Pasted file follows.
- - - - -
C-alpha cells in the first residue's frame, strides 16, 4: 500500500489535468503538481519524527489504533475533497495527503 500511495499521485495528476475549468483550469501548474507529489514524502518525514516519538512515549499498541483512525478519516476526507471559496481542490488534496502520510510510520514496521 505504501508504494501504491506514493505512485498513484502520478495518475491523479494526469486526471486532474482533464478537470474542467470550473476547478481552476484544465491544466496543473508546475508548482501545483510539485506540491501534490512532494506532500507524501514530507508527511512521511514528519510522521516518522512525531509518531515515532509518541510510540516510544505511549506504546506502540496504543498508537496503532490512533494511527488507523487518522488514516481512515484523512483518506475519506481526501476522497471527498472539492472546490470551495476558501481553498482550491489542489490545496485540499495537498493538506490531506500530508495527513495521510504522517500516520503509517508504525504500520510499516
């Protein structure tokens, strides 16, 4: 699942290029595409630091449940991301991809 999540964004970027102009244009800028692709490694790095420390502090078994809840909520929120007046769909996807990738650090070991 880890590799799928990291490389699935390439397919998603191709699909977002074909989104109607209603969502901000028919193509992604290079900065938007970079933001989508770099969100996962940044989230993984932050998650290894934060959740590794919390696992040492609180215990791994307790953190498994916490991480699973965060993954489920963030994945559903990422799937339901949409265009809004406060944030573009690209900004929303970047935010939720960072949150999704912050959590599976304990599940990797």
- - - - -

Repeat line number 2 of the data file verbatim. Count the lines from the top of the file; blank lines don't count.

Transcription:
């Protein structure tokens, strides 16, 4: 699942290029595409630091449940991301991809 999540964004970027102009244009800028692709490694790095420390502090078994809840909520929120007046769909996807990738650090070991 880890590799799928990291490389699935390439397919998603191709699909977002074909989104109607209603969502901000028919193509992604290079900065938007970079933001989508770099969100996962940044989230993984932050998650290894934060959740590794919390696992040492609180215990791994307790953190498994916490991480699973965060993954489920963030994945559903990422799937339901949409265009809004406060944030573009690209900004929303970047935010939720960072949150999704912050959590599976304990599940990797």